So this is just a word of thanks to everybody who happens across this post, everyone who has commented on posts I have made, and especially everyone who has encouraged a sense of musical community among serious musicians and serious music lovers who are looking for one. We are a tiny part of the world's population. Those of us who play instruments or train our voices to sing are an even smaller part. Those of us who practice daily are an even smaller subgroup. Those of us who write music are part of an even smaller group, but we are, as the musical blogosphere has helped me to realize, a mighty one.

Friday, January 11, 2008

Rule Zero

Thanks to Jason Heath for directing me to Seth Godin's remark(et)able blog. In this post about the music business Godin really shows us the difference between commercial music and what we don't like to call "classical music."
Rule 0. The new thing is never as good as the old thing, at least right now. Soon, the new thing will be better than the old thing will be. But if you wait until then, it’s going to be too late. Feel free to wax nostalgic about the old thing, but don’t fool yourself into believing it’s going to be here forever. It won’t.
There some wisdom to Rule Zero, but it is important to remember that Godin is not concerned with the music itself, just the market for music. In "classical music" the "new thing" (at its best) will never surpass the old because the "new thing" is just as important a measure of musical creativity and is as much a tonal "photograph" (or should it be "phonograph?) of current times as Bach's music or Josquin's music, or Haydn's music or Bartok's music was a response to the times they lived in. I believe that exposing ourselves to Beethoven's musical mind (as an example of music at its best) we tap onto something that is still challenging in the present time, whenever in history that present time happens to take place.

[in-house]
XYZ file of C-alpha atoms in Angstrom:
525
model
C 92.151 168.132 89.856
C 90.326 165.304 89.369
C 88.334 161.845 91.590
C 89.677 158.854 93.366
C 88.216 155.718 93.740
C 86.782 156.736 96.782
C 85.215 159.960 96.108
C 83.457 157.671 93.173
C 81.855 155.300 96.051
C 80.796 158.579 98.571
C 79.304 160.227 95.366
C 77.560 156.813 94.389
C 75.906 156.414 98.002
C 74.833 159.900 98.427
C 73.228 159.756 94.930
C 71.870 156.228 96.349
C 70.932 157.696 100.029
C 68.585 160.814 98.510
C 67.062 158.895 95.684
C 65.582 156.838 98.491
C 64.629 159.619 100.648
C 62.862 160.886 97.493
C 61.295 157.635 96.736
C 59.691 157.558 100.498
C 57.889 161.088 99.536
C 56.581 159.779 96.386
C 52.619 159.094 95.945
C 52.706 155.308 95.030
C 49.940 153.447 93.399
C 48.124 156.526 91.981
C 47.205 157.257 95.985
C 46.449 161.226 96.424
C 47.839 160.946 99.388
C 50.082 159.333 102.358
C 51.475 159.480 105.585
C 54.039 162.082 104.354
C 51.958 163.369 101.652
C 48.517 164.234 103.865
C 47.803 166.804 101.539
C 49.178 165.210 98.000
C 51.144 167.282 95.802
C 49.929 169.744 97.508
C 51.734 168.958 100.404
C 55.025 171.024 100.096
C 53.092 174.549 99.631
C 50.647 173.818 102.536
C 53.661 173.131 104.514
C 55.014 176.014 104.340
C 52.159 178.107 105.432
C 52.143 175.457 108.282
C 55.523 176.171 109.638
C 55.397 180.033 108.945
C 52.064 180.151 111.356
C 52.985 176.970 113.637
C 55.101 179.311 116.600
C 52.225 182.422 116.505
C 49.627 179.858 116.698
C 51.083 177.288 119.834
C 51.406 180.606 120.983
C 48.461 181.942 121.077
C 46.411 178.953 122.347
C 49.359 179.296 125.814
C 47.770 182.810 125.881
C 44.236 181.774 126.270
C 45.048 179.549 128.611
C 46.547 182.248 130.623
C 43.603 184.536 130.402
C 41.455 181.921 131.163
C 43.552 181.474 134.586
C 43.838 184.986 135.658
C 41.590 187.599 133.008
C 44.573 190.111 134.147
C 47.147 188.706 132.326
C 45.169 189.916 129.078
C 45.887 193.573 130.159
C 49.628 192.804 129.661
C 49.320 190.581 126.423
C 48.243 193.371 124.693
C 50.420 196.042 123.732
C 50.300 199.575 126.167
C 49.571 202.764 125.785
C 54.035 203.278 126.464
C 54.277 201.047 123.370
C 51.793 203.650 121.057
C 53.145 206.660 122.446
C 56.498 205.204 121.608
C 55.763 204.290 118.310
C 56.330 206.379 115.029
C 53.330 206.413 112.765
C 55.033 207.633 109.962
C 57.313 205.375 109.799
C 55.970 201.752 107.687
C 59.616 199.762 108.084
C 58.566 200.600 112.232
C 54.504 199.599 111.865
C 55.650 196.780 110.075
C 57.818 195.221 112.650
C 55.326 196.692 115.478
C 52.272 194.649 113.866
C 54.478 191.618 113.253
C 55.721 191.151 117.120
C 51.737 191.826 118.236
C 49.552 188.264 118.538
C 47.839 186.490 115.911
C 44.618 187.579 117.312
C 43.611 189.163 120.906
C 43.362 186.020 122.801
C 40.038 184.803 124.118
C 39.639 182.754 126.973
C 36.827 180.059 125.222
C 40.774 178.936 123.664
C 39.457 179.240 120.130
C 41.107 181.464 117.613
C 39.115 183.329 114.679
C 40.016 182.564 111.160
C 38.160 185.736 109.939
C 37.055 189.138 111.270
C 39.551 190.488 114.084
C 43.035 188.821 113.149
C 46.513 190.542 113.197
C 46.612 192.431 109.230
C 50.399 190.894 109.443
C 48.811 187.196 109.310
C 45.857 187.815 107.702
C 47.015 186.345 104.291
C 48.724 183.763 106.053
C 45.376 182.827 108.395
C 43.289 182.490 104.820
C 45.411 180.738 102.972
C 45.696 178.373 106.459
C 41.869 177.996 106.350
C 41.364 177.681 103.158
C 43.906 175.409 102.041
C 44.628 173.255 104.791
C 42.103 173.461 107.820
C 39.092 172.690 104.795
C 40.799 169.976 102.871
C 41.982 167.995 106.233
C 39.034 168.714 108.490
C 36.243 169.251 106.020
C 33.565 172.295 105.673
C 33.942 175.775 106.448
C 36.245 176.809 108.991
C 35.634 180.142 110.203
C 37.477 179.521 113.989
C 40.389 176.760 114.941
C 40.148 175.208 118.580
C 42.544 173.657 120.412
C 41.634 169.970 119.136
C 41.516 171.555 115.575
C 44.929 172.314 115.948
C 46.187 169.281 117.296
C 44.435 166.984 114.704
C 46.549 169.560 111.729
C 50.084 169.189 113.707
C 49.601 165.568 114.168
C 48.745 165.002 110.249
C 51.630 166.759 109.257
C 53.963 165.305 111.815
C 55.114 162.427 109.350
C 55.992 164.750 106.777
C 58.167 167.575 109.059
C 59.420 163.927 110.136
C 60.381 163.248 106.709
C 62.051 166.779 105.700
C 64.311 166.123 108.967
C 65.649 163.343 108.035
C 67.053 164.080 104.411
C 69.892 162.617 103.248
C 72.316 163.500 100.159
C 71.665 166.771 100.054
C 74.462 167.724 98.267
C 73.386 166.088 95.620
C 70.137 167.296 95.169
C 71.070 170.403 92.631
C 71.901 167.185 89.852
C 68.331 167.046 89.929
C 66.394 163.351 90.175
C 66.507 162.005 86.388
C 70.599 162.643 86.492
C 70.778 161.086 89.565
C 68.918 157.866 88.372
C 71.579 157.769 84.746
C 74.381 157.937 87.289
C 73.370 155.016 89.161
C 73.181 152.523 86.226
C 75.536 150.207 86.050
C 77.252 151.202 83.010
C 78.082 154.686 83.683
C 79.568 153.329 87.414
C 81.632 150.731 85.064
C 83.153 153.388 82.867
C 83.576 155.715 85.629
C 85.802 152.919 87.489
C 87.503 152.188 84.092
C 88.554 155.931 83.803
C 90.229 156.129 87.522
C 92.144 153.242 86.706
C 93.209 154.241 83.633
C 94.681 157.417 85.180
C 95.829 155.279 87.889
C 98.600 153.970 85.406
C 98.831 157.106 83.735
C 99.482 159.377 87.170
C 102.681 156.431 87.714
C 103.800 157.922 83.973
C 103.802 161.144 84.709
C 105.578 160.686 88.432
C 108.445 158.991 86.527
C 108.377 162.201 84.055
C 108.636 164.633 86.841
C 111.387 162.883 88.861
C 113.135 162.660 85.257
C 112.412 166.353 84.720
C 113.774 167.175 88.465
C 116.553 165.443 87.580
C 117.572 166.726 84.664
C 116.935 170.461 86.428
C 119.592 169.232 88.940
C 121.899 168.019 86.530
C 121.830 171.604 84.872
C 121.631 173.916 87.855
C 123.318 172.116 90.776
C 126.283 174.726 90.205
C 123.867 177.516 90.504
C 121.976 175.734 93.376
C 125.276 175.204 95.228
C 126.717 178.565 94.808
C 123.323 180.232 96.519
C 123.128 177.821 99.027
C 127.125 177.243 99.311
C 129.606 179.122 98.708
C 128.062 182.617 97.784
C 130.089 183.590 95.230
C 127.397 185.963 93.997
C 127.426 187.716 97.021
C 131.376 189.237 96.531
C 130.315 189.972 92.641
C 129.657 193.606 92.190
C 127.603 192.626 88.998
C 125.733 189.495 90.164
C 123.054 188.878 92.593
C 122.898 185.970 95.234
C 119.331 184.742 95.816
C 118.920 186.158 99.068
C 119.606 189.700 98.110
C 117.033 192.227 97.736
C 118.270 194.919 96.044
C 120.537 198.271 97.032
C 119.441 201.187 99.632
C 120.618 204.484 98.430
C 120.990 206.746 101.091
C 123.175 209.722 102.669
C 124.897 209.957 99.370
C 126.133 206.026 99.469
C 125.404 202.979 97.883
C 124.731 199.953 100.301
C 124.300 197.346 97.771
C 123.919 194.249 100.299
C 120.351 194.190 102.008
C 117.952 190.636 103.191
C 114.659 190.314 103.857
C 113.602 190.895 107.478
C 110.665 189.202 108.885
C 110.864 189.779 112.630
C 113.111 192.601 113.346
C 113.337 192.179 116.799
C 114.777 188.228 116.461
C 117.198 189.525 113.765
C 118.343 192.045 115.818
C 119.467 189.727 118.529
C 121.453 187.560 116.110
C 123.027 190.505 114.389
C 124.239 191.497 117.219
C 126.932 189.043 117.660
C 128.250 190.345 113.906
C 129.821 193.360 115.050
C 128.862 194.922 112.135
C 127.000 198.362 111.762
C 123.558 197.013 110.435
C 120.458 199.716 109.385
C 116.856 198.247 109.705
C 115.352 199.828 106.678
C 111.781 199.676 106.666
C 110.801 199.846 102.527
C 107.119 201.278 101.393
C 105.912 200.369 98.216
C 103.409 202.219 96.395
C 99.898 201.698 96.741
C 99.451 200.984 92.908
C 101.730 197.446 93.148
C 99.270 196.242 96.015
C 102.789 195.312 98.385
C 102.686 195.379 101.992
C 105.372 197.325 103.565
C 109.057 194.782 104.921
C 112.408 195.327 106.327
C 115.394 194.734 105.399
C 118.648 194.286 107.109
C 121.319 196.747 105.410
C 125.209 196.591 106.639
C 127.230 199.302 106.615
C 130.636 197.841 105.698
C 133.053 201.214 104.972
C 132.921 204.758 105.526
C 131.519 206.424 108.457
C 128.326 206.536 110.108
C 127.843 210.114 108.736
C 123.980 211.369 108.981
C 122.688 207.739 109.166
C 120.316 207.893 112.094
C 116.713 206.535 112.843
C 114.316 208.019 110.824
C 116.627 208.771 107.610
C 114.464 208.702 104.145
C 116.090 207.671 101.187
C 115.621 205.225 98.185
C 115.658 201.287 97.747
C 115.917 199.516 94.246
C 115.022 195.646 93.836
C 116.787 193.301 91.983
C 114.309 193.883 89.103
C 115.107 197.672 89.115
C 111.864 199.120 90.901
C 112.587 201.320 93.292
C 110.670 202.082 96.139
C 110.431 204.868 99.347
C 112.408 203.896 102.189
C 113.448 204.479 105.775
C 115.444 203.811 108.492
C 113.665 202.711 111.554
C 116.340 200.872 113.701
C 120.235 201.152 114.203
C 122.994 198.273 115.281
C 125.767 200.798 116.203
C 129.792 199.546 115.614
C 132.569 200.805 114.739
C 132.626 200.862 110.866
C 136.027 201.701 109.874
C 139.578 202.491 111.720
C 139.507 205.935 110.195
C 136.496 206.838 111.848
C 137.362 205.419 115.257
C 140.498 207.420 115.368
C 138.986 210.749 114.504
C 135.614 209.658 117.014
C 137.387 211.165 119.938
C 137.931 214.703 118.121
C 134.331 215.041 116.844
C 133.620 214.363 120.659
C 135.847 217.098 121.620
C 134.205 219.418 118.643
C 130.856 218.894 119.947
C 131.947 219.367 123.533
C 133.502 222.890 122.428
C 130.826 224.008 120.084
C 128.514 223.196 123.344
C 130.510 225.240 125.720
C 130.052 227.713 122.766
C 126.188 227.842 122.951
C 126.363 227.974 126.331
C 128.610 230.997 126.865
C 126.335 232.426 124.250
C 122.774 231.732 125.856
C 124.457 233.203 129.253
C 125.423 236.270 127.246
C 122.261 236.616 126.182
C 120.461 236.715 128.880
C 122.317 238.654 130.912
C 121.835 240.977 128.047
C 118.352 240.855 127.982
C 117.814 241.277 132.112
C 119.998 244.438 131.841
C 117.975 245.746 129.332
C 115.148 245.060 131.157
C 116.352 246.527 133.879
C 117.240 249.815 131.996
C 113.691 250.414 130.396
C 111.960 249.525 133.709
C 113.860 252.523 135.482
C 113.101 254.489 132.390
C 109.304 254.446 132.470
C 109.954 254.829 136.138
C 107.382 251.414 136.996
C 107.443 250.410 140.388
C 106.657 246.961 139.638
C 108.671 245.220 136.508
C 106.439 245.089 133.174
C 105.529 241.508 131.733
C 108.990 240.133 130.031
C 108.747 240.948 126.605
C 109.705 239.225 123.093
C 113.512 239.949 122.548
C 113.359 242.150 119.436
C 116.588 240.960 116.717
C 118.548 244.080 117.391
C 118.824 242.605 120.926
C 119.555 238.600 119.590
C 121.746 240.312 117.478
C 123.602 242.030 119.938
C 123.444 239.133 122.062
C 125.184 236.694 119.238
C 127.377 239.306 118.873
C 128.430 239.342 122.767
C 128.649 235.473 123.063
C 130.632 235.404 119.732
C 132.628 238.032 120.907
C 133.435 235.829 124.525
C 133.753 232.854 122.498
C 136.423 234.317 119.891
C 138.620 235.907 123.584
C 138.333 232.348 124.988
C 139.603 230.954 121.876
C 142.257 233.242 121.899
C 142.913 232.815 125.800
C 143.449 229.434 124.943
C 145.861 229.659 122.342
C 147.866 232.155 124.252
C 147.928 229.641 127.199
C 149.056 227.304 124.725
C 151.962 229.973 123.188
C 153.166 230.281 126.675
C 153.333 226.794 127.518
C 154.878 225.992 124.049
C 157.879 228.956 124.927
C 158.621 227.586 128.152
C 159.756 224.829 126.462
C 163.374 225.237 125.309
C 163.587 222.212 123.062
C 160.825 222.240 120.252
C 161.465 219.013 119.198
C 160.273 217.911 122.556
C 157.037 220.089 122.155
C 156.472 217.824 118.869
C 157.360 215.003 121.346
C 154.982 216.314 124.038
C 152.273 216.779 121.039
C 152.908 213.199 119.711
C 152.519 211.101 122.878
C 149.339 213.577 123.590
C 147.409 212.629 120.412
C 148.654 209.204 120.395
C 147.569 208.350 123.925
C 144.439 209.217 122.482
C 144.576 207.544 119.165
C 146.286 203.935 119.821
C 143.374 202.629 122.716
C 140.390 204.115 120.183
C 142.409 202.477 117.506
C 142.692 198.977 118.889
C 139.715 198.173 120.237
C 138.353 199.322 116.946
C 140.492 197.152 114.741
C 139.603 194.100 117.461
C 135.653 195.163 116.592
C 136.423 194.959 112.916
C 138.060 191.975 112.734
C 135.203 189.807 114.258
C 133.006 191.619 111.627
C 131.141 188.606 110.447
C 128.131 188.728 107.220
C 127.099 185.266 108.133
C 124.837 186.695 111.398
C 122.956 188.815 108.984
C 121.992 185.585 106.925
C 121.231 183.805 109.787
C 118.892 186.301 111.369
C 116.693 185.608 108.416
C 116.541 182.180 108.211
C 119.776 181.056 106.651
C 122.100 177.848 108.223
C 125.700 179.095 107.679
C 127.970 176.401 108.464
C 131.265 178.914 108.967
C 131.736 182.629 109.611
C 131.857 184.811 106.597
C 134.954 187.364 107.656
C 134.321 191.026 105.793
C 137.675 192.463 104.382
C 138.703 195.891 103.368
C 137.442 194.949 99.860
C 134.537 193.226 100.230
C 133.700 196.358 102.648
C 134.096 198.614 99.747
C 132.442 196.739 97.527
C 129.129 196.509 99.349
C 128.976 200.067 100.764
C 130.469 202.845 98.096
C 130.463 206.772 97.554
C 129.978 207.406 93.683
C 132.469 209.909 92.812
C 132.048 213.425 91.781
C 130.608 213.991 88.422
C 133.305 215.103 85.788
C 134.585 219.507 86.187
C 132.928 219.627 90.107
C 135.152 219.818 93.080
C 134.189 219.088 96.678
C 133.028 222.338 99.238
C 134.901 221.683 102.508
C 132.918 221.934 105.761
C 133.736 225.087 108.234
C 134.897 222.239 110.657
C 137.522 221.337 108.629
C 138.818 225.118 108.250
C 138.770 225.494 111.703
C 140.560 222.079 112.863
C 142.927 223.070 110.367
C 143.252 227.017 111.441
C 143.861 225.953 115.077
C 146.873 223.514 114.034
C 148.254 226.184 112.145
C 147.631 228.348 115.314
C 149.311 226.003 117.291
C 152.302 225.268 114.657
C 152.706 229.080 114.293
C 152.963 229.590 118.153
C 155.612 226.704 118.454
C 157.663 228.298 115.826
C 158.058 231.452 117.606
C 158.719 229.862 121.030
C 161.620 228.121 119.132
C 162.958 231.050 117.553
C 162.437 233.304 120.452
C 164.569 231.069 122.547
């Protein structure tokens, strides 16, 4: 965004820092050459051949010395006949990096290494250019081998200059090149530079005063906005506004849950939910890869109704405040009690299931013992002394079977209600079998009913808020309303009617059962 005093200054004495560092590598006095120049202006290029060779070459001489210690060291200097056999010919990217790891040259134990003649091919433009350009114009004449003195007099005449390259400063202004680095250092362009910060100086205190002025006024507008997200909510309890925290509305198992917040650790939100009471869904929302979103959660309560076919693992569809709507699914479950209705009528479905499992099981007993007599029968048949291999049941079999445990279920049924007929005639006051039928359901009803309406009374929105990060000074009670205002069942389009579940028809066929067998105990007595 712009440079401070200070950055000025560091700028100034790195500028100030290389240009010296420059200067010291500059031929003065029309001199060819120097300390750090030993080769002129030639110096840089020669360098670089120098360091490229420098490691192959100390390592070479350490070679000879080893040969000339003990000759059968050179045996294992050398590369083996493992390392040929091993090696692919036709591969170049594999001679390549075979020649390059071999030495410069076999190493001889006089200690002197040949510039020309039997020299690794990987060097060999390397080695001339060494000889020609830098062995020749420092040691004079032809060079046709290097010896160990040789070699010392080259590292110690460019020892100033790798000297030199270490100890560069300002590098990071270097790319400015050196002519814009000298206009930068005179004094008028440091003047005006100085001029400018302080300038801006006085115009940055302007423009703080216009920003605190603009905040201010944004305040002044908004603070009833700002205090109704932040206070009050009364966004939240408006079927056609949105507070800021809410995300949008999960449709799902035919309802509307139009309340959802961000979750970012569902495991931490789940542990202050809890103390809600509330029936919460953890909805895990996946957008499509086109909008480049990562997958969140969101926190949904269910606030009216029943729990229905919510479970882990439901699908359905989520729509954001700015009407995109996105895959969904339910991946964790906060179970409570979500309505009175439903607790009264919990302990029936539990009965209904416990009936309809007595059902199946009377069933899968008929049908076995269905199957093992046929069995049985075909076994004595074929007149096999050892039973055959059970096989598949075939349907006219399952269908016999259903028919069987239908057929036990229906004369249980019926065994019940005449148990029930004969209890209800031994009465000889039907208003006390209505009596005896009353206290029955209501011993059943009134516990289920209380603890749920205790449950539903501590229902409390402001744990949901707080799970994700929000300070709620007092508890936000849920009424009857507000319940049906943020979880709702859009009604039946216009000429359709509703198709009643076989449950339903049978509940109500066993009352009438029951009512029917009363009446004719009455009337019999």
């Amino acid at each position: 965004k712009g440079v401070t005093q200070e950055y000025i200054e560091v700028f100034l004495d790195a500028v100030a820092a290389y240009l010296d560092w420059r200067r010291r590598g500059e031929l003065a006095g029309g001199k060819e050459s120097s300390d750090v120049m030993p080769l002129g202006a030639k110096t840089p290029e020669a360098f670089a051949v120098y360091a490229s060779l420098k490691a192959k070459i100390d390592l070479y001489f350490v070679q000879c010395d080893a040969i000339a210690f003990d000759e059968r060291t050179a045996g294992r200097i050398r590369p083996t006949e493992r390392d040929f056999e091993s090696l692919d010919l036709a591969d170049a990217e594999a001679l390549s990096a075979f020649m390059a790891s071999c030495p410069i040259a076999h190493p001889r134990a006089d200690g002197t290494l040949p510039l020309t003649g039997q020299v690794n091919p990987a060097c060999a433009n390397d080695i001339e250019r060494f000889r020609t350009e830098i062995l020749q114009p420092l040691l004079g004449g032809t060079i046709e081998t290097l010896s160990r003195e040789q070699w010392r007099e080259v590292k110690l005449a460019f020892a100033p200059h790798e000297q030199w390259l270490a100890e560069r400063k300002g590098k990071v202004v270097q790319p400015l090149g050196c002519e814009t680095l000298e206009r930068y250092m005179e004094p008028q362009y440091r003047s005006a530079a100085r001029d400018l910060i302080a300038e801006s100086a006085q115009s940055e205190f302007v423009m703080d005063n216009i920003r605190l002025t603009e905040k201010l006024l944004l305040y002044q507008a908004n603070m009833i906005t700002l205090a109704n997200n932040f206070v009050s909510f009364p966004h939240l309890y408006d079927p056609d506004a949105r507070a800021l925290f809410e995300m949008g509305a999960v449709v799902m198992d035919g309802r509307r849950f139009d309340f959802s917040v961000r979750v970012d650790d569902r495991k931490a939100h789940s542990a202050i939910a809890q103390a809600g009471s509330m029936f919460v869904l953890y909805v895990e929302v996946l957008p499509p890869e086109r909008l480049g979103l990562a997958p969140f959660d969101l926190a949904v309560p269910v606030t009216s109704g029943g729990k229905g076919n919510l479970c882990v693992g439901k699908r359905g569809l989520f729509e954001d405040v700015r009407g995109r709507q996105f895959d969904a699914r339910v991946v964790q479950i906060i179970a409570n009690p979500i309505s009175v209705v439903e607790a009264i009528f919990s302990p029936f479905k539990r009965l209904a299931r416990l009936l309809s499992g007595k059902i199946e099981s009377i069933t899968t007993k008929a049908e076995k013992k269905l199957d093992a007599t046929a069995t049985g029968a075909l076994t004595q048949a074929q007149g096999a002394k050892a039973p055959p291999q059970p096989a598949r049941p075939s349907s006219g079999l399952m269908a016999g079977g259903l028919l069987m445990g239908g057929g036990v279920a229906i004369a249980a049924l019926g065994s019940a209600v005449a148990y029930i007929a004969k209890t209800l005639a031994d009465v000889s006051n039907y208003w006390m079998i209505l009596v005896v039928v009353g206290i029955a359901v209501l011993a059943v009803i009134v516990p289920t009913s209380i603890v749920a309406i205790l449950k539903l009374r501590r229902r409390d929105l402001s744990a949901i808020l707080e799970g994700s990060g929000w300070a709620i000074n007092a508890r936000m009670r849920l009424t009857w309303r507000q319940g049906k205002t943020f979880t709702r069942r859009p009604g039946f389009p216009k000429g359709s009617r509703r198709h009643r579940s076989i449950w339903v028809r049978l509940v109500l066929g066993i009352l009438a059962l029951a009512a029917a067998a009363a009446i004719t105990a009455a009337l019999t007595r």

Thursday, January 10, 2008

State of the Arts

The real purpose of arts education is to create complete human beings capable of leading successful and productive lives in a free society.

This is not happening now in American schools. Even if you forget the larger catastrophe that only 70 percent of American kids now graduate from high school, what are we to make of a public education system whose highest goal seems to be producing minimally competent entry-level workers?

The situation is a cultural and educational disaster, but it also has huge and alarming economic consequences. If the United States is to compete effectively with the rest of the world in the new global marketplace, it is not going to succeed through cheap labor or cheap raw materials, nor even the free flow of capital or a streamlined industrial base. To compete successfully, this country needs continued creativity, ingenuity, and innovation.